Vitamin A doesn’t get a lot of press these days, at least not as much as the other fat soluble vitamins, such as Vitamin D, Vitamin E and Vitamin K. However, Vitamin A is vital for many bodily functions, and research is showing that it isn’t quite as easy to get adequate amounts through the diet as we once thought.

The Vitamin A Complex – When Vitamin A ISN’T Vitamin A

Vitamin A is actually  a group of compounds that include retinol, retinal, retinoic acid and several provitamin A carotenoids, among which beta-carotene is thought to be the most important. Some of the carotenoids can be converted into vitamin A in the body; however, research is showing that this is not nearly as efficient as was once thought.

This can have dramatic implications for those of us that try to get most of our vitamin A through the consumption of fruits and vegetables (no fruits and vegetables contain vitamin A; however, many are good sources of the carotenoids). In fact, this newer research suggests that fruits and vegetables are not as useful for obtaining vitamin A as is often reported on the label, meaning that the IUs of vitamin A reported on the label of foods that contain only vegetables and fruit are ‘worth’ much less than the same number of IUs of vitamin A reported on fat-dissolved oils and supplements. This is vitally important for those that eat no or little meat and/or vitamin A rich oils or supplements.

Functions of Vitamin A

Vitamin A is essential for vision and night vision. Without it, signals are not sent properly and vision, especially at night, can suffer permanent loss over time. In addition, vitamin A plays several roles in proper immune function. Adequate vitamin A levels can reduce infections, maintain the integrity of the respiratory and GI tracts (which act as natural barriers to pathogens), improve antibody responses and increase white blood cell production.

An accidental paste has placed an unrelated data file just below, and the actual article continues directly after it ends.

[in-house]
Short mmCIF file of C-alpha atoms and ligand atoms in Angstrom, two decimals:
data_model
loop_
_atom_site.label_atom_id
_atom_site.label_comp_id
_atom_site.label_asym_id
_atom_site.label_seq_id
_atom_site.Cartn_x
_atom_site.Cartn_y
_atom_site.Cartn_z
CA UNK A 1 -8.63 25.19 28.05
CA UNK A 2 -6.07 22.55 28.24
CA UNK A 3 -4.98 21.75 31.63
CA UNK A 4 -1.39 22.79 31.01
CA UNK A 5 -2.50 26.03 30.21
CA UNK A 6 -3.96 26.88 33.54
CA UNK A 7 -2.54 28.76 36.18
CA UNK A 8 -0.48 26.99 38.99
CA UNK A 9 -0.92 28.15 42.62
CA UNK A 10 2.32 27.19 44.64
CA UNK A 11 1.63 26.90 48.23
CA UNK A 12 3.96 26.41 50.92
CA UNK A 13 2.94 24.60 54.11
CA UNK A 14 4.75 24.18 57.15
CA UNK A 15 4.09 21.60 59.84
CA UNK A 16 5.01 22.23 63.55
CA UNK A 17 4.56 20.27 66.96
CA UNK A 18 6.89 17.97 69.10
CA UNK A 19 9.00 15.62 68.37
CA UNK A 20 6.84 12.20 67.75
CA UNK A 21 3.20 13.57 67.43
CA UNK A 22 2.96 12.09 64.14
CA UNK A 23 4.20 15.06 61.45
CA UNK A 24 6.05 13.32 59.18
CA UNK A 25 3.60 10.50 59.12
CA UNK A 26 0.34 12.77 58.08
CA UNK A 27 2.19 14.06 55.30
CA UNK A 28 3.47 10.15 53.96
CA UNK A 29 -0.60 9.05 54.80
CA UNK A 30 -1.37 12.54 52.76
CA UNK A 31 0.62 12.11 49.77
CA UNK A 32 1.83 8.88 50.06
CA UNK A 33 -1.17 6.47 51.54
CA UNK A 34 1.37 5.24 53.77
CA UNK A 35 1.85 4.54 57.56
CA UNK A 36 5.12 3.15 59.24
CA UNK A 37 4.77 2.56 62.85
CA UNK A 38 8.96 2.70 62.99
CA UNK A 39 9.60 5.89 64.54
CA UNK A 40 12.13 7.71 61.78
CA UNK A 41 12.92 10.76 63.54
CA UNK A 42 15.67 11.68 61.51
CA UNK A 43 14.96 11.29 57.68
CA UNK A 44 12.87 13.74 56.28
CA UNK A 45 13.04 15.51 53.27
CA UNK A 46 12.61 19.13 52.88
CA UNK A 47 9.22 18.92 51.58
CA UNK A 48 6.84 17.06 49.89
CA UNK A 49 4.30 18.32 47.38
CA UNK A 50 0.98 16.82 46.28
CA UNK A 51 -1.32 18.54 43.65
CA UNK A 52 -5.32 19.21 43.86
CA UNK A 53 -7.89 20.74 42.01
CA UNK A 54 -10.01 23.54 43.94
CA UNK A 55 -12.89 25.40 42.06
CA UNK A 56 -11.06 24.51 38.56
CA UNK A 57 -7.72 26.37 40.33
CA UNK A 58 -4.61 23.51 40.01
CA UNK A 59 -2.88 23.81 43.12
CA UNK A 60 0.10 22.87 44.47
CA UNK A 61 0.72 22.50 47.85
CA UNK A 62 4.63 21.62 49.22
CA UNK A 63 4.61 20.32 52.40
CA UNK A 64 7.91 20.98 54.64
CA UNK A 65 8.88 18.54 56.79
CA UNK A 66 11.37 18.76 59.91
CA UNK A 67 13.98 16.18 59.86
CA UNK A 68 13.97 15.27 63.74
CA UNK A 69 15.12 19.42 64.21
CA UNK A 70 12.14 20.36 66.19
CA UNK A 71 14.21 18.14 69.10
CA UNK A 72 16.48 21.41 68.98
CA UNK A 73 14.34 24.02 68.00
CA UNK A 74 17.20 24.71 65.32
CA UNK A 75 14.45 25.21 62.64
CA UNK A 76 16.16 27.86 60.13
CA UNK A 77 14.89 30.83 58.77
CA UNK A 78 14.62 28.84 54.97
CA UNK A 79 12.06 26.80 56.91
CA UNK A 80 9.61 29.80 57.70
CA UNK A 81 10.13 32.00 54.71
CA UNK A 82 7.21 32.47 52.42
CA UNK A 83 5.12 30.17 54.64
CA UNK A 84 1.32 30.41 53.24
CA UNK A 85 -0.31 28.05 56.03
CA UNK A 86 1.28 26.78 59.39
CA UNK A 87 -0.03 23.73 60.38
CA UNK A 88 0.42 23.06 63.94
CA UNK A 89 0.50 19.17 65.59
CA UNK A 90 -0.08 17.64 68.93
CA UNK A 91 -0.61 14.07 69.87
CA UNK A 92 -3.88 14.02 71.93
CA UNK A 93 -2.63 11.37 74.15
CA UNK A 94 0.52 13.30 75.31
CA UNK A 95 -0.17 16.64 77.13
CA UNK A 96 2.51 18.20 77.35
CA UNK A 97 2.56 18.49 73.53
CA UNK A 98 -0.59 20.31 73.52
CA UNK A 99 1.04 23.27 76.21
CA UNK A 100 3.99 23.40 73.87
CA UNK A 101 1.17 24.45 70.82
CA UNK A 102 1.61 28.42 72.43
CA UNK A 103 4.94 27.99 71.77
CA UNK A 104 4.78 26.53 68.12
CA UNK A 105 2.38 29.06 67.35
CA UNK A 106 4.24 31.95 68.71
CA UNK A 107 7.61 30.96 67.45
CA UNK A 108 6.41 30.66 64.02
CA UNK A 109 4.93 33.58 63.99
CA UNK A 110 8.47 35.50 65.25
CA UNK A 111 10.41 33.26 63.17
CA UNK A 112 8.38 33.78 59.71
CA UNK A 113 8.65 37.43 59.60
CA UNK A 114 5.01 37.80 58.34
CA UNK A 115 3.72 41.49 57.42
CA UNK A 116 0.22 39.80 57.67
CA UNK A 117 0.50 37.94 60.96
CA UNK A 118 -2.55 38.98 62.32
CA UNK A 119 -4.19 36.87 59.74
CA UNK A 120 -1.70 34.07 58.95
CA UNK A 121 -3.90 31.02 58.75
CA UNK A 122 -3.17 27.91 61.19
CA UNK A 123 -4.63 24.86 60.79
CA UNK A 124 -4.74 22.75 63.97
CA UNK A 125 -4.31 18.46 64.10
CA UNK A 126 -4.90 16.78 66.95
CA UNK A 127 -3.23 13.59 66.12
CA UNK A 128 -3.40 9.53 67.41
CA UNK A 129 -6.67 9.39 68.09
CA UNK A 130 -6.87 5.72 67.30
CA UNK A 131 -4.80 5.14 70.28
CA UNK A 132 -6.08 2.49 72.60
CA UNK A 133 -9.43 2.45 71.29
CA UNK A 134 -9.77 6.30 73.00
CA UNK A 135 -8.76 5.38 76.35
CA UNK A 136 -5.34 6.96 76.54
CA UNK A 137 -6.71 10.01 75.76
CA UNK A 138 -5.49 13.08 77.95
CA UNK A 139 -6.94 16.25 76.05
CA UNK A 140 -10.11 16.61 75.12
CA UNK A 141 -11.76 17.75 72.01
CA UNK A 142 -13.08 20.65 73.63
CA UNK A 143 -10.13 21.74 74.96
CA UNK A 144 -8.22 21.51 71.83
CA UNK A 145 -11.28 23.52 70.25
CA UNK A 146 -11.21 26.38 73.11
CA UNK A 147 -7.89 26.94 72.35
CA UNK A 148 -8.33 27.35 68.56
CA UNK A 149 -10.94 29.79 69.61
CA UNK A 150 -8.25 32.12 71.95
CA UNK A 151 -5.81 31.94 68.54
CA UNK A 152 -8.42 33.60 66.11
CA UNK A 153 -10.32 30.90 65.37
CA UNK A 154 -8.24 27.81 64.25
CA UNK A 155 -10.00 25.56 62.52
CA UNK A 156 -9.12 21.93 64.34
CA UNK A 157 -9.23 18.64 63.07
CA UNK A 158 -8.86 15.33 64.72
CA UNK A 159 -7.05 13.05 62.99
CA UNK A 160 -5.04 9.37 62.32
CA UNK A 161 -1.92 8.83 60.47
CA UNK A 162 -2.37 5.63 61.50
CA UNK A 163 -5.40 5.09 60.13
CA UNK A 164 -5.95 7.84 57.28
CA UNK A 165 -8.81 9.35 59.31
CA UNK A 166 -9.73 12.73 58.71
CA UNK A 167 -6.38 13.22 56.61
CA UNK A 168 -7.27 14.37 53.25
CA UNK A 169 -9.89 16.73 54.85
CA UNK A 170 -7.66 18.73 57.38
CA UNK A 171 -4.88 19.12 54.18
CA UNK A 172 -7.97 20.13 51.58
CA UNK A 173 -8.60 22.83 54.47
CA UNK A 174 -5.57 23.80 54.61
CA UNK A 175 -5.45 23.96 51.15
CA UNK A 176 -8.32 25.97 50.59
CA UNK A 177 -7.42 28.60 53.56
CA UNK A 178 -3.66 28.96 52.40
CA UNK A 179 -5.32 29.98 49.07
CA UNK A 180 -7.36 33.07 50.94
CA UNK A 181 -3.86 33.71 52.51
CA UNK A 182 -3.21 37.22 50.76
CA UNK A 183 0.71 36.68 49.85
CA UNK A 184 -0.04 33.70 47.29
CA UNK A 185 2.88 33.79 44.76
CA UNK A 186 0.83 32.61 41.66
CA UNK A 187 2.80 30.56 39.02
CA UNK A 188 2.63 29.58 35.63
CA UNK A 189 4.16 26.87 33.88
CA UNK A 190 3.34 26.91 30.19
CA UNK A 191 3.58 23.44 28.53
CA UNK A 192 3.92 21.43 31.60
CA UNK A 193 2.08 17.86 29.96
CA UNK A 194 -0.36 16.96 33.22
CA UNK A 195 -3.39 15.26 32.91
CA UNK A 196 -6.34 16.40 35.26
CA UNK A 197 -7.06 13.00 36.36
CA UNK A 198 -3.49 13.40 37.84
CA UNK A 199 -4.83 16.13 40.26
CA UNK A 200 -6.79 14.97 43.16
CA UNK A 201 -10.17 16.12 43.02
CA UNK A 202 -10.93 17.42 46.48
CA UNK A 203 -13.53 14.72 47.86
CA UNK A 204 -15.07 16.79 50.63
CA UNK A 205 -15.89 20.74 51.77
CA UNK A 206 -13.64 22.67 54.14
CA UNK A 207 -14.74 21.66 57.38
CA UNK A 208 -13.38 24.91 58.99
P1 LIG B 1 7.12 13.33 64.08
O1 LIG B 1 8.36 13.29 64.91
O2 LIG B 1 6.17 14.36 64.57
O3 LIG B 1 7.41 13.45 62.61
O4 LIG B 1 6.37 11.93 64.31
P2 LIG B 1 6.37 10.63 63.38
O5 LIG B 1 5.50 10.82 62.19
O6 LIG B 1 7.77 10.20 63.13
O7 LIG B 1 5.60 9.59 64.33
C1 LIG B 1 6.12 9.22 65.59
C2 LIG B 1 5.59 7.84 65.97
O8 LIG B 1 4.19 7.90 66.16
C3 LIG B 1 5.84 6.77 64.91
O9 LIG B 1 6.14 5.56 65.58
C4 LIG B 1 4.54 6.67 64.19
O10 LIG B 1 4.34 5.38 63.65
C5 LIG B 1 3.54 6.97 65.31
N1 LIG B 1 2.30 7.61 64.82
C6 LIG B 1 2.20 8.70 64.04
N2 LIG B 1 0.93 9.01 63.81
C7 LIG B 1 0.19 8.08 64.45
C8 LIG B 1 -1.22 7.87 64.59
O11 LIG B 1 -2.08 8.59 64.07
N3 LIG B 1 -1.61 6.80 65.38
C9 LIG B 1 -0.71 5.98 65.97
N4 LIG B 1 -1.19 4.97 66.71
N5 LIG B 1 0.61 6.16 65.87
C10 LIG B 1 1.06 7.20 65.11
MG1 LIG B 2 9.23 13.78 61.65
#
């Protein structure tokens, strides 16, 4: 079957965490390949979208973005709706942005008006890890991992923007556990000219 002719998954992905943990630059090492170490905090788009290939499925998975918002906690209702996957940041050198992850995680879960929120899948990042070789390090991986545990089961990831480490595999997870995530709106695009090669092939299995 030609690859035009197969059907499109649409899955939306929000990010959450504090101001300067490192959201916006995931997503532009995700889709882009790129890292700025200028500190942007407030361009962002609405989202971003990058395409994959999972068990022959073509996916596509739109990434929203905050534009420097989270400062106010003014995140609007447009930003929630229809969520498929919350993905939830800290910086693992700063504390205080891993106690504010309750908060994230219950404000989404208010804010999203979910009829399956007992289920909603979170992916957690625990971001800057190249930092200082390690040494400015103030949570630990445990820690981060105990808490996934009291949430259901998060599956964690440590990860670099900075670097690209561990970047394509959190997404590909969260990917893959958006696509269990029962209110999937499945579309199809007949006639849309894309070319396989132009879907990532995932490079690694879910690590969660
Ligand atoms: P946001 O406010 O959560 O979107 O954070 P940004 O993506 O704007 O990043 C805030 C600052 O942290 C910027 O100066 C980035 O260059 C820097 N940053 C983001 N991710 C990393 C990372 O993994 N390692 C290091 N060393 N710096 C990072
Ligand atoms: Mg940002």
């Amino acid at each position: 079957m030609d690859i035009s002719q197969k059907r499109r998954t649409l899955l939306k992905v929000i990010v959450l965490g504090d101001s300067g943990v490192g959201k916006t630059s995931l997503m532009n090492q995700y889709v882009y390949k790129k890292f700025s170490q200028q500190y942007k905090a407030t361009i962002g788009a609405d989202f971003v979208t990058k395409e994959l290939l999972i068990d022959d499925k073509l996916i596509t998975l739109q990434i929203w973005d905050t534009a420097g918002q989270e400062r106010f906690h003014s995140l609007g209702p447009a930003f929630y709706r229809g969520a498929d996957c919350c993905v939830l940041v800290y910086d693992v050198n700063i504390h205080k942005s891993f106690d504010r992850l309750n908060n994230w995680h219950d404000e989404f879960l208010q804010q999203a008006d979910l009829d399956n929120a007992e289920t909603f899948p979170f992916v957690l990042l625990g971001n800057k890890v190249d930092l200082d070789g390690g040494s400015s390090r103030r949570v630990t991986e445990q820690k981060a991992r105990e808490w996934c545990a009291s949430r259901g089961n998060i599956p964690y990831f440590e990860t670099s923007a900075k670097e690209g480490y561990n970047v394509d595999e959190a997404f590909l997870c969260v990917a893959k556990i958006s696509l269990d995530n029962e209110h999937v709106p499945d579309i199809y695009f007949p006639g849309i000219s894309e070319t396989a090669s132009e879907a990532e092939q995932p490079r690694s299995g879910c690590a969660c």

Once more, vitamin A plays a vital role in maintaining normal skin health by switching on genes that help skin cells develop properly. This is why topical vitamin A creams are often recommended for those with acne or other skin issues. The real culprit in most of these cases is a deficiency of Vitamin A in the diet.

Lastly, vitamin A regulates growth and fetal development by promoting proper cellular differentiation and expression. With Vitamin A playing a role in so many vital bodily functions, it is very important to consume adequate quantities of this essential nutrient in the diet.

Vitamin A – Sources

The best food sources of vitamin A are cod liver oil and liver. As discussed above, many vegetables and fruits contain high amounts of carotenoids – including sweet potatoes, pumpkin, squash, carrots, broccoli, kale, spinach and collards – however, it is difficult for the body to convert these carotenoids into usable vitamin A.

Therefore, most people would benefit from taking a vitamin A supplement. Luckily, vitamin A supplements are very inexpensive and quite safe – chronic toxicity does not occur until doses reach 4000 IU/kg of body weight for 6-15 months, however, people with kidney or liver issues or that are pregnant should speak with their doctor/health care provider before supplementing with vitamin A.

Most people would benefit from 10,000-25,000 IU of vitamin A/day, with 50,000 IU/day being an upper limit.